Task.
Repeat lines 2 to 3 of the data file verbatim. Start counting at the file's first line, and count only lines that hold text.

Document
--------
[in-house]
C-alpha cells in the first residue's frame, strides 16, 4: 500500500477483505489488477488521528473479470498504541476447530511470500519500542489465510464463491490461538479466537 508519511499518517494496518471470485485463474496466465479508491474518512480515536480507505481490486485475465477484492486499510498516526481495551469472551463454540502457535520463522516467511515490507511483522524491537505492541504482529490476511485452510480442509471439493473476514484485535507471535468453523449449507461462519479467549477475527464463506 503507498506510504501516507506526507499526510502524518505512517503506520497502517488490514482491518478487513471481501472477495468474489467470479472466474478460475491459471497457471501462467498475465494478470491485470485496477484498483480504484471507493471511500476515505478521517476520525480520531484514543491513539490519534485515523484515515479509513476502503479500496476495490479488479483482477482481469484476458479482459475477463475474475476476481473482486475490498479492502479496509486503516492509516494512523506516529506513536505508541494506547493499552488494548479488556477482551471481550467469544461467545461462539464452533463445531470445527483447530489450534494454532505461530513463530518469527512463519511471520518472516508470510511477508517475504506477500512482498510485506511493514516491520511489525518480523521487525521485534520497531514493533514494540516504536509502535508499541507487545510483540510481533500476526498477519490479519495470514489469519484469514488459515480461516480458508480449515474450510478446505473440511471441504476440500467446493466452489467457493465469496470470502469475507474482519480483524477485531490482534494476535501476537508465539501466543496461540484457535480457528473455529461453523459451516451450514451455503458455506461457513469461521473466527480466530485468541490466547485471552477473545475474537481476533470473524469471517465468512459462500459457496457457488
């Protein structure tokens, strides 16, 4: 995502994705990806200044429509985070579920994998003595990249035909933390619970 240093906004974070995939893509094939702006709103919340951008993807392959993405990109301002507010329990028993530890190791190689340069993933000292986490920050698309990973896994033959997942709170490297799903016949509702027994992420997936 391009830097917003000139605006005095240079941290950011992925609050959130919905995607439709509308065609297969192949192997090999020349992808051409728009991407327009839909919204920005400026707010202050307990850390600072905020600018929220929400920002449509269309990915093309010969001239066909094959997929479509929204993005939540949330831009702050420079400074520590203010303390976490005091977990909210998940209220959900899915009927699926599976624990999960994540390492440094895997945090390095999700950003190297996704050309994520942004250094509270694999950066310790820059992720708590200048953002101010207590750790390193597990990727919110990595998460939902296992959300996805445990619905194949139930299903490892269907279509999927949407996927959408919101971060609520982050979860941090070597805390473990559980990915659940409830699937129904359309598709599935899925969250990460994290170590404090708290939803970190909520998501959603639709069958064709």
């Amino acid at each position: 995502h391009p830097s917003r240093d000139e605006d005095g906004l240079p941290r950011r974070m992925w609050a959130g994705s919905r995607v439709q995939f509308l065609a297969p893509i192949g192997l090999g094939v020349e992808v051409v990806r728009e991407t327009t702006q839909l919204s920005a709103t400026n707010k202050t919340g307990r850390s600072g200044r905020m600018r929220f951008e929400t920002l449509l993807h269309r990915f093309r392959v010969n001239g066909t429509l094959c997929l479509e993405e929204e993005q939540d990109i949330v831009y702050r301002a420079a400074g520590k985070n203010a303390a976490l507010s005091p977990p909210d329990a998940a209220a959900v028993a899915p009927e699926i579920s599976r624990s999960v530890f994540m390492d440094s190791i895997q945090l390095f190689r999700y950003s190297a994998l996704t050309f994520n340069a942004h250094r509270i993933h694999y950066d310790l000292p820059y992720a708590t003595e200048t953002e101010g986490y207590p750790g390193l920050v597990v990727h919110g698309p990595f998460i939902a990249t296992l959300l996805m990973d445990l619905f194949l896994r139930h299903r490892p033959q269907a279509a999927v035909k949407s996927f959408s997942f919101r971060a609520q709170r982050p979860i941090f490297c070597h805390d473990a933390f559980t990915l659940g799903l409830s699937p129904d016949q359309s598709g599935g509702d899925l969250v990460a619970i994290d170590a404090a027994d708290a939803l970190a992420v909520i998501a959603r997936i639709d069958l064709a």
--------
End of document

C-alpha cells in the first residue's frame, strides 16, 4: 500500500477483505489488477488521528473479470498504541476447530511470500519500542489465510464463491490461538479466537 508519511499518517494496518471470485485463474496466465479508491474518512480515536480507505481490486485475465477484492486499510498516526481495551469472551463454540502457535520463522516467511515490507511483522524491537505492541504482529490476511485452510480442509471439493473476514484485535507471535468453523449449507461462519479467549477475527464463506 503507498506510504501516507506526507499526510502524518505512517503506520497502517488490514482491518478487513471481501472477495468474489467470479472466474478460475491459471497457471501462467498475465494478470491485470485496477484498483480504484471507493471511500476515505478521517476520525480520531484514543491513539490519534485515523484515515479509513476502503479500496476495490479488479483482477482481469484476458479482459475477463475474475476476481473482486475490498479492502479496509486503516492509516494512523506516529506513536505508541494506547493499552488494548479488556477482551471481550467469544461467545461462539464452533463445531470445527483447530489450534494454532505461530513463530518469527512463519511471520518472516508470510511477508517475504506477500512482498510485506511493514516491520511489525518480523521487525521485534520497531514493533514494540516504536509502535508499541507487545510483540510481533500476526498477519490479519495470514489469519484469514488459515480461516480458508480449515474450510478446505473440511471441504476440500467446493466452489467457493465469496470470502469475507474482519480483524477485531490482534494476535501476537508465539501466543496461540484457535480457528473455529461453523459451516451450514451455503458455506461457513469461521473466527480466530485468541490466547485471552477473545475474537481476533470473524469471517465468512459462500459457496457457488
């Protein structure tokens, strides 16, 4: 995502994705990806200044429509985070579920994998003595990249035909933390619970 240093906004974070995939893509094939702006709103919340951008993807392959993405990109301002507010329990028993530890190791190689340069993933000292986490920050698309990973896994033959997942709170490297799903016949509702027994992420997936 391009830097917003000139605006005095240079941290950011992925609050959130919905995607439709509308065609297969192949192997090999020349992808051409728009991407327009839909919204920005400026707010202050307990850390600072905020600018929220929400920002449509269309990915093309010969001239066909094959997929479509929204993005939540949330831009702050420079400074520590203010303390976490005091977990909210998940209220959900899915009927699926599976624990999960994540390492440094895997945090390095999700950003190297996704050309994520942004250094509270694999950066310790820059992720708590200048953002101010207590750790390193597990990727919110990595998460939902296992959300996805445990619905194949139930299903490892269907279509999927949407996927959408919101971060609520982050979860941090070597805390473990559980990915659940409830699937129904359309598709599935899925969250990460994290170590404090708290939803970190909520998501959603639709069958064709």